Returning to Cleveland wasn’t about likability or serving as a symbol of civic renewal for LeBron James. It was about legacy.
How do you want to be remembered? It’s a question we’ve all wrestled with, and it’s one that guided James, who will turn 30 in December, back to where he started his NBA journey.
“The Decision, Part I,” a detestable, self-aggrandizing spectacle, tarnished LeBron’s legacy. Returning to Cleveland and winning a title will burnish it like virtually nothing else could. This hoops homecoming fades the biggest stain on James’s oeuvre, while simultaneously providing the opportunity for his career-defining triumph.
It’s good karma, good business, and a feel-good story for Bron-Bron.
No matter the magnitude of James’s talent and the intentions of his decisions he is never going to be universally loved, outside of his family and inner circle of sycophants. He is Goliath, and as Wilt Chamberlain said, nobody roots for Goliath. The Big Dipper wasn’t entirely right. Lots of people will root for Goliath and buy his sneakers and watch his commercials, but just as many will root against him and revel in his failures.
No matter his affinity for Northeast Ohio and its downcast people and his regret for publicly dumping them four years ago, James would not be returning to Cleveland if the Cavaliers had the same threadbare supporting cast they did when he decamped for Miami. Cleveland is a better basketball destination than it was four years ago with All-Star point guard Kyrie Irving, rugged power forward Tristan Thompson, guard Dion Waiters, and No. 1 pick Andrew Wiggins.
It is a better one than Miami for the next four years, unless Dwyane Wade gets a DeLorean.
In the Cavaliers, James, son of Akron, Ohio, saw an opportunity to right a wrong and rewrite his legacy from championship carpetbagger to hometown hero who ended a Cleveland championship drought that dates back to another LBJ. Cleveland hasn’t won a major pro sports championship since 1964, when the Browns won the NFL title.
James started the rewrite process himself with his masterful essay for Sports Illustrated revealing his decision to reverse the original Decision, which, despite two NBA championships with the Miami Heat, remains the signature moment of his career.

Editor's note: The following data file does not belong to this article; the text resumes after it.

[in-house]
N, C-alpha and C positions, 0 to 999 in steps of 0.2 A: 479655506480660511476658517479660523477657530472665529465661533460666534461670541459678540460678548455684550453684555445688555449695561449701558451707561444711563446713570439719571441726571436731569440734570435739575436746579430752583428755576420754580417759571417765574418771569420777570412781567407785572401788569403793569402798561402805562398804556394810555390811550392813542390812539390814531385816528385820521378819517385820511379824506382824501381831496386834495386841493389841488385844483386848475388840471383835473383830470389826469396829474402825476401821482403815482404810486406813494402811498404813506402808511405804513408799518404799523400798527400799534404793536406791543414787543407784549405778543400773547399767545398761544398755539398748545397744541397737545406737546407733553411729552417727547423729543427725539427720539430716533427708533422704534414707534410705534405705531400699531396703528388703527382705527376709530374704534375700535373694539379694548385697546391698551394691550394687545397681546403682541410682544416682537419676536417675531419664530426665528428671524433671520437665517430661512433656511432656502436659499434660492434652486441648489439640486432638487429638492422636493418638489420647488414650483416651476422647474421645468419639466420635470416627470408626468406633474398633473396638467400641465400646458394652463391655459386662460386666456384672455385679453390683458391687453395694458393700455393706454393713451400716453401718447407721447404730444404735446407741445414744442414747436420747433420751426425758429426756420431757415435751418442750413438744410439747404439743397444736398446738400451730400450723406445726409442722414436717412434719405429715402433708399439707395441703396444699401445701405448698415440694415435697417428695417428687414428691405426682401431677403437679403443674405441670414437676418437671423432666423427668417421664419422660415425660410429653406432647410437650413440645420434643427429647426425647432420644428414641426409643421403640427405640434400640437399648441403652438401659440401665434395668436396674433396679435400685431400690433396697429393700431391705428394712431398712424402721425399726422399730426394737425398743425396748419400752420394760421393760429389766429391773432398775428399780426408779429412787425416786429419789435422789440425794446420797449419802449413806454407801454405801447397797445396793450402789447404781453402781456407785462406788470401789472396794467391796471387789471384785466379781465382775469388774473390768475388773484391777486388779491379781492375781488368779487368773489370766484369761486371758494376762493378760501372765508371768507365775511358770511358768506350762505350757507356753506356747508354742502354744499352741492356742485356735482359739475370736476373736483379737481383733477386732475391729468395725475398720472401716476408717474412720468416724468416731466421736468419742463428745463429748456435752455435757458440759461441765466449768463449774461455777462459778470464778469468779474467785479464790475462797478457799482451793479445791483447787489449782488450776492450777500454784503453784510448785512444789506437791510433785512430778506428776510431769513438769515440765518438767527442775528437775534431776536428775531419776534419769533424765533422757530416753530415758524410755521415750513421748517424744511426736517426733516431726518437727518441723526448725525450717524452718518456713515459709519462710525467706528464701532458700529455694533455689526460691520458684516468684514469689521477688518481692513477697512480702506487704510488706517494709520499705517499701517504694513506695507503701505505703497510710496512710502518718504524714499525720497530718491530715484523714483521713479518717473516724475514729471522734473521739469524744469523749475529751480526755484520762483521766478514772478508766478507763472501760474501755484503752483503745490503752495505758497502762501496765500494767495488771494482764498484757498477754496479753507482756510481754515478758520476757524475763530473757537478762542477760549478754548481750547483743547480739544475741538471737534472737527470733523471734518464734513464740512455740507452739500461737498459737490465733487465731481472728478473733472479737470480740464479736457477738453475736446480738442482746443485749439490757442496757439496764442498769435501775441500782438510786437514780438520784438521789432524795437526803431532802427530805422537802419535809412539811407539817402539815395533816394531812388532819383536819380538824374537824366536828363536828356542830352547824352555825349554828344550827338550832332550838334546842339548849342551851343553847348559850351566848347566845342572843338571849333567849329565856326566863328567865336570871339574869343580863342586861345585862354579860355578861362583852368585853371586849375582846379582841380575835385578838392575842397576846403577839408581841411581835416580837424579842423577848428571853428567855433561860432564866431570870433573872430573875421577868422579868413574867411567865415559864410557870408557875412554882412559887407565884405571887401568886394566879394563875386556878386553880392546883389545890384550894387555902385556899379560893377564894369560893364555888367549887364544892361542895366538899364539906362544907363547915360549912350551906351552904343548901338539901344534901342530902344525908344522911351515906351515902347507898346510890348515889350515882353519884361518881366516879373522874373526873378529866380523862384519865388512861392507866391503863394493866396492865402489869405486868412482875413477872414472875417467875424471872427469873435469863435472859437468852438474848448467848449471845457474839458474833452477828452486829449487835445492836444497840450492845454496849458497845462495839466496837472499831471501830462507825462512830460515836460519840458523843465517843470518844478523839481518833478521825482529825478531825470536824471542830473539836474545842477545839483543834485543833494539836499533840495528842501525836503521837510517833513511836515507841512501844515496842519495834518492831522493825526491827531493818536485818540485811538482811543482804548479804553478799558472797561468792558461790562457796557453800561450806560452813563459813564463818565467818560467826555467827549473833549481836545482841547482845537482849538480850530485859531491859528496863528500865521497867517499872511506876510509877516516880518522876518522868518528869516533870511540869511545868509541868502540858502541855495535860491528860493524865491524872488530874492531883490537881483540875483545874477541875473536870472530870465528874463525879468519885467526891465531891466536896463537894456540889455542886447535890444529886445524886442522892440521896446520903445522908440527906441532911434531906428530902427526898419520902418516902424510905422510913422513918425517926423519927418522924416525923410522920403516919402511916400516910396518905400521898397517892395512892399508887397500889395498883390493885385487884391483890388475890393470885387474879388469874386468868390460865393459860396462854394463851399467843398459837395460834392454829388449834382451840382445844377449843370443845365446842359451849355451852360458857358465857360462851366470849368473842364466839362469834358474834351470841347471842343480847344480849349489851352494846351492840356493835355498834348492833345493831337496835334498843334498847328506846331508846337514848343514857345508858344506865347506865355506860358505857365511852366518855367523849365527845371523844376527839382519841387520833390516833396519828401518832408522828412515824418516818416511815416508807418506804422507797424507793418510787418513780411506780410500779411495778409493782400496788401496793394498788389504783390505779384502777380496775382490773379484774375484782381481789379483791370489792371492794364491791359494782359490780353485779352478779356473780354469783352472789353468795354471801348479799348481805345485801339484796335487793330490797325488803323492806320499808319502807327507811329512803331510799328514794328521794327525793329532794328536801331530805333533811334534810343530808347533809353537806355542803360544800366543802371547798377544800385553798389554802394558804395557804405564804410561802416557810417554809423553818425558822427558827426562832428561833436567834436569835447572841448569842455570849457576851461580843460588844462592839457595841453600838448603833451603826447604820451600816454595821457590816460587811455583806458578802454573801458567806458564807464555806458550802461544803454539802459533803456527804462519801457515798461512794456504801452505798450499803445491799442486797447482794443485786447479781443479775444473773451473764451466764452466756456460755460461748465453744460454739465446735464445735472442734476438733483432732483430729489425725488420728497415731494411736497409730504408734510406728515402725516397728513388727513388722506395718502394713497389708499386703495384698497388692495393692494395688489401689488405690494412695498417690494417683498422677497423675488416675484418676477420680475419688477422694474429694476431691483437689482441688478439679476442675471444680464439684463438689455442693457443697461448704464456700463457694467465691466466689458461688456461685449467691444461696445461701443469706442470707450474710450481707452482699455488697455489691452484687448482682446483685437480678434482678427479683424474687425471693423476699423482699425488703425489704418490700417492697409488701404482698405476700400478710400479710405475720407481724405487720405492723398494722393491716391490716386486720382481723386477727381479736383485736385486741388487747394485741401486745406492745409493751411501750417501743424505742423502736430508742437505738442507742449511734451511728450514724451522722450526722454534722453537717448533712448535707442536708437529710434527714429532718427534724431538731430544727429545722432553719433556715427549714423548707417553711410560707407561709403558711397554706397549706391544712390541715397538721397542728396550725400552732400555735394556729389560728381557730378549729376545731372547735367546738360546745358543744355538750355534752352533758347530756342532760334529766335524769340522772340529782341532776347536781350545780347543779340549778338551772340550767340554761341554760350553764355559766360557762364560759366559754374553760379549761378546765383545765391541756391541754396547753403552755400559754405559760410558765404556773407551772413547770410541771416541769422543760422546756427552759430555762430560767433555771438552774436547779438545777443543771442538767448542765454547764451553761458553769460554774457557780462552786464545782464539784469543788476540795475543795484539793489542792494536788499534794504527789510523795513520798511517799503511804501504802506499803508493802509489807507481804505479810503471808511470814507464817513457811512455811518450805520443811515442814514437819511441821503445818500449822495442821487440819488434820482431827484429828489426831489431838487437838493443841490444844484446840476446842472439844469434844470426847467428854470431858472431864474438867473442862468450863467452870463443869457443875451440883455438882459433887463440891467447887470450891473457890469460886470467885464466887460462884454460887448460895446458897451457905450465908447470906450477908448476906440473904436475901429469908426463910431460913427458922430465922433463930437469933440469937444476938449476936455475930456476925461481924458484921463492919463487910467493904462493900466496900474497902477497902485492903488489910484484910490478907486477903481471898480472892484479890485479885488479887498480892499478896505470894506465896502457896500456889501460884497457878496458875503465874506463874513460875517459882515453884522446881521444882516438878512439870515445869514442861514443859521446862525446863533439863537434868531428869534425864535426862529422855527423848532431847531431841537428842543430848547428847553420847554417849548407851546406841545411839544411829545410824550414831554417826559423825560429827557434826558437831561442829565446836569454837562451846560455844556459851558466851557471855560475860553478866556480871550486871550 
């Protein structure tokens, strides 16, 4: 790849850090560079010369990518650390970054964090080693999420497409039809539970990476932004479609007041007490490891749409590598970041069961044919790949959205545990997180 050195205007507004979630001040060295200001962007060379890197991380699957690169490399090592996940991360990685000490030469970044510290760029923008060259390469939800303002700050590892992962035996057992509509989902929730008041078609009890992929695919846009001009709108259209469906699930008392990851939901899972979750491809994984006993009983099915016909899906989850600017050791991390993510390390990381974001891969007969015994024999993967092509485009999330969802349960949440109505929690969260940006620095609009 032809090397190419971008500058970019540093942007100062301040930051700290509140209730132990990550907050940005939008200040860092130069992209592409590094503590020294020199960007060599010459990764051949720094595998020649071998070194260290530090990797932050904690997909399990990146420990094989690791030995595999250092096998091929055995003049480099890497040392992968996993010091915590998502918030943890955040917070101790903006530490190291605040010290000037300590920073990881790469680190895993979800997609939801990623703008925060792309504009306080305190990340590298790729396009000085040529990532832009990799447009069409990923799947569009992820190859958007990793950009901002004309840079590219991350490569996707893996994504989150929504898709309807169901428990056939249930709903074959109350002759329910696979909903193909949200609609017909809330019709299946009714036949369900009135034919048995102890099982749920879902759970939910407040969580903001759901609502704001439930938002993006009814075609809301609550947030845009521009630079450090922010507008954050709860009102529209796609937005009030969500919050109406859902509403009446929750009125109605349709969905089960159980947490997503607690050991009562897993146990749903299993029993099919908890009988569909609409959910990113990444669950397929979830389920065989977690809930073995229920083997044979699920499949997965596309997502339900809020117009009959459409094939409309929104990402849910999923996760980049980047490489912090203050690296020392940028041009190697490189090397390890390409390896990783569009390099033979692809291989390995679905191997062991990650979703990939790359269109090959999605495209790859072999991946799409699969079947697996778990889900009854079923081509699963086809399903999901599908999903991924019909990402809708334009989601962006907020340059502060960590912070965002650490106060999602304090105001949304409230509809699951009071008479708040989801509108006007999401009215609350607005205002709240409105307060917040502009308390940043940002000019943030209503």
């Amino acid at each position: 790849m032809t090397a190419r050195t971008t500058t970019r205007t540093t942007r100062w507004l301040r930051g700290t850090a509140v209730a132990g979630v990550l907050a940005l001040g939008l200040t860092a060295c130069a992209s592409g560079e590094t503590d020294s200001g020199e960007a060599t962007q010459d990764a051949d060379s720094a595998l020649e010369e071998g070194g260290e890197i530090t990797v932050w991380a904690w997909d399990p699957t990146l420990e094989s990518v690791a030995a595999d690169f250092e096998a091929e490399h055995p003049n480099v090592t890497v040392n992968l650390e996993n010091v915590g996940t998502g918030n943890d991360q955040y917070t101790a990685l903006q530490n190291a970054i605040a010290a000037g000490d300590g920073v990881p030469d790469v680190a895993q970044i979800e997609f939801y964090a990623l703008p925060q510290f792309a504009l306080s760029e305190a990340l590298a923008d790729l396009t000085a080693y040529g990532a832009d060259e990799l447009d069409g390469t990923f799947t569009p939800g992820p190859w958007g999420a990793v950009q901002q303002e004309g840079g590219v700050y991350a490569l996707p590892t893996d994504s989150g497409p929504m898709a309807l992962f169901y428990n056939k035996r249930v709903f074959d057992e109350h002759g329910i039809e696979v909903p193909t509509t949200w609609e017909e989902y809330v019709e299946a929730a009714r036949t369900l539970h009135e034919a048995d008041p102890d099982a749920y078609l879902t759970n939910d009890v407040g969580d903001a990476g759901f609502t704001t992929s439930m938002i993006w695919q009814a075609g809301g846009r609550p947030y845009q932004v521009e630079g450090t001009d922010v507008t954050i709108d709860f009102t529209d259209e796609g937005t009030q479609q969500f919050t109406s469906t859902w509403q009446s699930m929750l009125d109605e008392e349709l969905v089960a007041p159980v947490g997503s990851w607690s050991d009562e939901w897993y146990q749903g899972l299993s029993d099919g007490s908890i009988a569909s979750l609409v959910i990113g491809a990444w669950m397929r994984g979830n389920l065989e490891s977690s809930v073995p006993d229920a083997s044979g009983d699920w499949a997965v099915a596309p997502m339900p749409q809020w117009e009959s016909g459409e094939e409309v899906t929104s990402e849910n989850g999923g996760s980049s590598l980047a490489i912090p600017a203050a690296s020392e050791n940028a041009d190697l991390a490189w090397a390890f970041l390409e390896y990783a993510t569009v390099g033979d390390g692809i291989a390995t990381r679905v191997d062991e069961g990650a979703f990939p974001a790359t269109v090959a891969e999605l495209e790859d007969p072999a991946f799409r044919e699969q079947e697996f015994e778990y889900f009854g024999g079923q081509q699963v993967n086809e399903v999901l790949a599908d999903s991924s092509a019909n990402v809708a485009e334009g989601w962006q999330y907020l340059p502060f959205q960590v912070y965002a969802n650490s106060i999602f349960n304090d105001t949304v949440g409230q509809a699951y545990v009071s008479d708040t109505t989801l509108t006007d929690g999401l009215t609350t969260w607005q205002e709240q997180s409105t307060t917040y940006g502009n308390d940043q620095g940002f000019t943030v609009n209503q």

LeBron is never going to reach the rarefied air of Michael Jordan. He won’t catch MJ’s total of six championships. He probably won’t equal the five won by Magic Johnson and Kobe Bryant.
People seem to relish ridiculing the four-time MVP (see the lampoons that popped up after he cramped up in Game 1 of the 2014 NBA Finals) and bask in his failures. Even going to four straight Finals and winning back-to-back titles with Wade and Chris Bosh in 2012 and 2013 hasn’t changed the perception of James.
The only way for James to differentiate himself in NBA history is to bring a championship to Cleveland.
Winning one championship in Cleveland is worth three more in Miami from a legacy standpoint.
LeBron pretty much admitted this in the SI essay: “When I left Cleveland, I was on a mission. I was seeking championships, and we won two. But Miami already knew that feeling. Our city hasn’t had that feeling in a long, long, long time. My goal is still to win as many titles as possible, no question. But what’s most important for me is bringing one trophy back to Northeast Ohio.”
So, James was willing to forgive the spiteful, caustic, juvenile, embarrassing “letter” penned by Cavaliers owner Dan Gilbert after James jilted the Cavs on national television four years ago this month. Every legacy has its price.
By the way, given Gilbert’s so-called regret about the letter, as he told Adrian Wojnarowski of Yahoo! Sports, why did he wait until last week to remove his shameful missive from the team’s website? He should have deleted it during Cleveland’s NBA-record 26-game losing streak the season after LeBron left.
Here in the Hub of Hardware/the Universe we’re accused of being a bit parochial, of relating everything back to our fine city.
But the Celtics played a part in LeBron’s break-up and reconciliation with Cleveland.
It was the formation of the Celtics’ new-era Big Three of Paul Pierce, Kevin Garnett, and Ray Allen that convinced James he had to leave Cleveland to win.
When Celtics president of basketball operations Danny Ainge put together his triumvirate, he also provided a road map for James to follow to South Beach.
Those Celtics eliminated James’s Cavaliers, who had advanced to the NBA Finals the season before, in seven games in 2008 on the way to the title. That summer, LeBron played with Wade and Bosh on the US Olympic basketball team, planting the seeds for Miami’s free agent takeover.
The last game James played as a Cavalier came at TD Garden on May 13, 2010, a 94-85 loss to the Celtics in Game 6 of the Eastern Conference semifinals.
James, who labored to a triple-double, watched as his supporting cast melted like a snowman in a tanning booth. Antawn Jamison scored 5 points, capping a series in which he averaged 11.8 points per game and shot 42 percent from the field. Mo Williams scored 20 points in the first half and 2 in the second, part of a series in which he shot 40.9 percent from the field.
James was ’Bron Baby gone, as his worst fears about Cleveland’s roster were hammered home in the Hub.
But the Celtics cleared the way for LeBron’s return to Cleveland.
Boston was part of a three-team deal with Cleveland and the Brooklyn Nets that allowed the Cavs to shed Jarrett Jack’s contract, creating the cap space to give James a max contract.
Here is hoping that Gilbert at least sends a fruit basket to Boston for helping his franchise become Ohio players again.
LeBron is coming home.
His old stomping grounds are his new legacy place.